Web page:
Global Family Law Services

Cleveland Jewish News

Supreme Court hears international residence case

December 13, 2019 | By Becky Raspe

The habitual residence case Taglieri v. Monasky, which focuses on a child born in Italy to Michelle Monasky, an Ohio native, and Domenico Taglieri, an Italian native, in 2014, and Monasky’s decision to leave Italy with her daughter amid marital unrest and spousal abuse, was heard by the U.S. Supreme Court on Dec. 11.

Andrew Zashin, co-managing partner of Zashin & Rich, which has offices in Cleveland and Columbus, traveled to Washington, D.C., with his team to represent Monasky in the hearing. A decision is expected by summer, Zashin said.

The hearing was the latest development in the case. The case began with two hearings in the 6th Circuit in Cincinnati, one in November 2017, where the court ordered the then 8-week old child’s return to Italy, and an en banc hearing in June 2018, where the court voted 10-8 in favor of the child remaining in Italy.

Zashin said the Supreme Court hearing the case will help bring clarity to habitual residence, which is the location where a child has spent most of his or her life, or where he or she has the deepest connection. This is part of the Hague Convention on the Civil Aspects of International Child Abduction of 1993. The treaty was designed to secure the return of children wrongfully removed to, or retained by, any member country and ensures the rights of custody are respected. Many countries have their own definitions of habitual residence, but individual U.S. circuit courts can define habitual residence any way they like, causing cases like Taglieri v. Monasky to arise.

With the hearing, Zashin said there are two clear questions in front of the court.

“The first issue is about what kind of legal review should be applied,” he said, saying it’s either clear error, which means that a trial court’s judgment appears unquestionably erroneous, or de novo, meaning the appellate court reviews the case as if it was considering it for the first time.

The second issue, Zashin said, is where “the rubber meets the road for human beings,” especially as it applies to the Jewish community and those considering making aliyah.

“For many people, in particular, the Jewish people, the idea of shared parental intent touches those who might come here from Israel or go to Israel for aliyah,” he said. “If you go to Israel with shared parental intent and someone wants to leave, or you’re here long enough to establish jurisdiction and one of the parents wants to stay, the question is does the shared parental intent change?”

But Zashin said “the most confusing thing” is how federal courts agreed on Monasky’s claim of spousal abuse and awarded her $100,000 in damages, but then also ordered the child, referred to as A.M.T., to stay in Italy.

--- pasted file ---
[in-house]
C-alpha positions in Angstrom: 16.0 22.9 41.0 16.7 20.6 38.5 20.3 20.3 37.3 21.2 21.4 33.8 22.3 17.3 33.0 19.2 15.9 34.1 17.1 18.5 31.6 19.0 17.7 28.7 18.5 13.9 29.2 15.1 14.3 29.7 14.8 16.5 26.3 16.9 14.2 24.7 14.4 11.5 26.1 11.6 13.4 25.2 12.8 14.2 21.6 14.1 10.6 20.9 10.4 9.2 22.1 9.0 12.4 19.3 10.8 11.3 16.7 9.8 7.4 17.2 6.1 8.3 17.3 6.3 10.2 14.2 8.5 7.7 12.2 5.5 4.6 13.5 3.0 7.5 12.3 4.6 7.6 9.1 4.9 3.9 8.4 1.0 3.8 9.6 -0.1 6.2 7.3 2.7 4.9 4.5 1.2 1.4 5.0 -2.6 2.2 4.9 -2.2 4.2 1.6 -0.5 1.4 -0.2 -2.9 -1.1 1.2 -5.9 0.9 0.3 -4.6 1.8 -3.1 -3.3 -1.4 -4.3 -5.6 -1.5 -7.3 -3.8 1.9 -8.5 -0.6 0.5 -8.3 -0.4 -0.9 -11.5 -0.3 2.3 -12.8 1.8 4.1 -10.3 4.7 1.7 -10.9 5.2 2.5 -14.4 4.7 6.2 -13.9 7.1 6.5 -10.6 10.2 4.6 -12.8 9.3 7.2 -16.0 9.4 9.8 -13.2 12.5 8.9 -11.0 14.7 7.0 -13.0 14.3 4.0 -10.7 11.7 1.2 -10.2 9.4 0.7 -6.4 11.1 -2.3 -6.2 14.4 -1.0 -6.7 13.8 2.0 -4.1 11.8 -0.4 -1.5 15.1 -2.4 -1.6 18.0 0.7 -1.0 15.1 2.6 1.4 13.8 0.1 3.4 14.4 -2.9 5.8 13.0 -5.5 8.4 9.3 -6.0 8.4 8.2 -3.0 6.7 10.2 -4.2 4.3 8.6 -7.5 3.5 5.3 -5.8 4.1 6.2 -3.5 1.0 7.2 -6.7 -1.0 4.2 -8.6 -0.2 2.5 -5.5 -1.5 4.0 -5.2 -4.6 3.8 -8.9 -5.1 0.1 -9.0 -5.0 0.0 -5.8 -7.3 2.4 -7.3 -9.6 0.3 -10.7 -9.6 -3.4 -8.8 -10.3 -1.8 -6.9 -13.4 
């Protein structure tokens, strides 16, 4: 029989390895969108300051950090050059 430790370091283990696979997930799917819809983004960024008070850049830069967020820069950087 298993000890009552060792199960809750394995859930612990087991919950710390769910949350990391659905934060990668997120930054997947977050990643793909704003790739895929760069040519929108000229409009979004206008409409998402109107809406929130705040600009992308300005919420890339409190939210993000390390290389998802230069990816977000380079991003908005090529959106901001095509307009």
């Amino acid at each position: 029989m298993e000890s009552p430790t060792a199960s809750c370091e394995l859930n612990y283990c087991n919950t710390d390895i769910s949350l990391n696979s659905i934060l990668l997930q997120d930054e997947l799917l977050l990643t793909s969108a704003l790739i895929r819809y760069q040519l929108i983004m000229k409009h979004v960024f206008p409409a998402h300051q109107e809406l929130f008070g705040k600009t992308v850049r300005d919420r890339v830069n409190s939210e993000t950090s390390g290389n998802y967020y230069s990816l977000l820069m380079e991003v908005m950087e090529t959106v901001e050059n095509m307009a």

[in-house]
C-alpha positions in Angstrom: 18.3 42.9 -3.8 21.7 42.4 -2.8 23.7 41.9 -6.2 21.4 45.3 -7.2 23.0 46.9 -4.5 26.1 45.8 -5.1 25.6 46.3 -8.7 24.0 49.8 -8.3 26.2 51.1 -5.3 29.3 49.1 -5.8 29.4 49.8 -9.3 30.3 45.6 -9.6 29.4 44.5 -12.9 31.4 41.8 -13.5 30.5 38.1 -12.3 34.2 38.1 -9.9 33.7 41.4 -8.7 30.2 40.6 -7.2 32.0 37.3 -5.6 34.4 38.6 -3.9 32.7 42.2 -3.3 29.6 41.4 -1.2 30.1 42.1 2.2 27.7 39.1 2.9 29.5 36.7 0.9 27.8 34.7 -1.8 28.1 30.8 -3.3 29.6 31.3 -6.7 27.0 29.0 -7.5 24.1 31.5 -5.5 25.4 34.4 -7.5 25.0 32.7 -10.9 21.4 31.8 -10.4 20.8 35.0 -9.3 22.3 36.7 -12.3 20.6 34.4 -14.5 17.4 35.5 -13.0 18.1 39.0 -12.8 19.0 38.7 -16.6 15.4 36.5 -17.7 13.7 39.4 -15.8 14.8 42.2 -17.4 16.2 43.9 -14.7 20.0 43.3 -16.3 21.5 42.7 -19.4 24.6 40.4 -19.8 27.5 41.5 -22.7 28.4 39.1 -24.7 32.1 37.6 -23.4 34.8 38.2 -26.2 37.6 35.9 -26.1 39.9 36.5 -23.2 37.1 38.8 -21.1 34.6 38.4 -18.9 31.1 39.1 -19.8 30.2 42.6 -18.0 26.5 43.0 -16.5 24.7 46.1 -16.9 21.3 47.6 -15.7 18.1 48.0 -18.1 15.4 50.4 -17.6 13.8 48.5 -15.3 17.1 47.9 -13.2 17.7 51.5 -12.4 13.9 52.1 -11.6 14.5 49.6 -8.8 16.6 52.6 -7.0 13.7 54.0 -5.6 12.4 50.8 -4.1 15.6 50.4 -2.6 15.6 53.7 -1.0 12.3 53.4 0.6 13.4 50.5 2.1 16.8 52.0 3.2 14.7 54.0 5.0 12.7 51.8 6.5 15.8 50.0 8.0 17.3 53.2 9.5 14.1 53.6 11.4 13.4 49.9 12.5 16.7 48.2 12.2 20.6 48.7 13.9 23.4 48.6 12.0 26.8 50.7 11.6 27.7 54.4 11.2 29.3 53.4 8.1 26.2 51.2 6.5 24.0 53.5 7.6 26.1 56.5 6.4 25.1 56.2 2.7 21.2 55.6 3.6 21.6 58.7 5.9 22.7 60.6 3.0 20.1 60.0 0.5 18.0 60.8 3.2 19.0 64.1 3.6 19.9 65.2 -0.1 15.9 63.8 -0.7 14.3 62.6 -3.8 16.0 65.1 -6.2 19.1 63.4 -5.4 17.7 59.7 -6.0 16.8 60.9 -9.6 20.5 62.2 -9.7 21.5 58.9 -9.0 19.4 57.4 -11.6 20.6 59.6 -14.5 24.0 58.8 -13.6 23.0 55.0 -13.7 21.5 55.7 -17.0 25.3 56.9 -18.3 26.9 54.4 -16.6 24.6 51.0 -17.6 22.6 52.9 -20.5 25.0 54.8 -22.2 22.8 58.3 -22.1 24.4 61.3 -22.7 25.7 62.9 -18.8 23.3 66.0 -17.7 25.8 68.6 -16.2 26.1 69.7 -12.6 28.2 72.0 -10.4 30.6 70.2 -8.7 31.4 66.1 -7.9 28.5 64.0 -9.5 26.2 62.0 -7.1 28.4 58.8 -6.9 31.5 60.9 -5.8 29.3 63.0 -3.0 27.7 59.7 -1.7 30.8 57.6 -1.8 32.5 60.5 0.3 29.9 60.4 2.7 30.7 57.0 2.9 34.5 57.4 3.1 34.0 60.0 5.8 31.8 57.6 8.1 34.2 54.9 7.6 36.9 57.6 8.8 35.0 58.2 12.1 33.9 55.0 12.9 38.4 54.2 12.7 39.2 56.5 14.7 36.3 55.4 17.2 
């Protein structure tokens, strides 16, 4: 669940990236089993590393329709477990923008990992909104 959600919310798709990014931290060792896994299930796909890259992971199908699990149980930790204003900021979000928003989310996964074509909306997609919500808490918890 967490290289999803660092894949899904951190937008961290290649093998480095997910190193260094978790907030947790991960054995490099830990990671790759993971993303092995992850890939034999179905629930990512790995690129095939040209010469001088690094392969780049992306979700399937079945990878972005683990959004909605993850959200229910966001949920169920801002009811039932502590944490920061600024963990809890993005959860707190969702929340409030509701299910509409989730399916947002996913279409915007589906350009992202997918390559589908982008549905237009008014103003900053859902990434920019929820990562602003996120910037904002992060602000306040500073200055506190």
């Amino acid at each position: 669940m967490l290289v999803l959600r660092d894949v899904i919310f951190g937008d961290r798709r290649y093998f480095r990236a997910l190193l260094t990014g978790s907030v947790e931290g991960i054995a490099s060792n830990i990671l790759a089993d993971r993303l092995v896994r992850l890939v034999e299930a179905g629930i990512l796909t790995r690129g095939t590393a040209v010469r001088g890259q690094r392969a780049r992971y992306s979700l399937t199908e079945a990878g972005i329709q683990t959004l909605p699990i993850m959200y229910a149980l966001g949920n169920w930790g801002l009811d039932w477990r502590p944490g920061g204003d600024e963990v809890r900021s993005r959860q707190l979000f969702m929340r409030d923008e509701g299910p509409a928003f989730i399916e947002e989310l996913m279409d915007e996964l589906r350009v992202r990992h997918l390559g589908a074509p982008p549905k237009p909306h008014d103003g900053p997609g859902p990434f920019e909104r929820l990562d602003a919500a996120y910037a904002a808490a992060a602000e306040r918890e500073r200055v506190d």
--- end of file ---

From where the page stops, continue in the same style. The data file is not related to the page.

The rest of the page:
“How do you reconcile those two things? She was a victim of assault and battery,” Zashin said. “She gets the $100,000 and leaves that judgment in America. Then, the same federal court that said they had shared parental intent to stay in Italy also affirms the assault and battery. It doesn’t make sense.”

Zashin is also part of the international law faculty at Case Western Reserve University’s School of Law. The school’s dean, Michael P. Scharf, and associate dean, Avidan Cover, co-wrote an Amicus Brief, a law brief in support of Zashin’s position on the case. It was the first-ever Supreme Court Amicus Brief submitted by the Cox International Law Center, Scharf said.

“The court invited us to submit the brief because of the center’s recognized expertise in international law,” Scharf said. “The brief argued that in interpreting the Hague Convention, the court should be guided by how international and foreign courts have interpreted the treaty.”

Within the brief, Scharf concluded the child did not acquire a habitual residence during her eight weeks in Italy, due to a less stable living situation because of the spousal abuse.

Zashin said the Supreme Court decision won’t be the end for the case. At the hearing, he said the team asked for the child to be returned to the U.S., which is “ideal.” The second best thing, he said, is that the case is sent down with instructions on further proceedings, leading to more litigation.

“If that is the case, the case won’t be over,” he explained. “One way or the other, the case isn’t done. If Michelle loses, she has to fight in the Italian court for more rights. And if she wins, Domenico has to come (to the United States) to fight for his rights. The custody case starts when the Supreme Court case ends. The case goes on somehow. It’s just a matter of how.”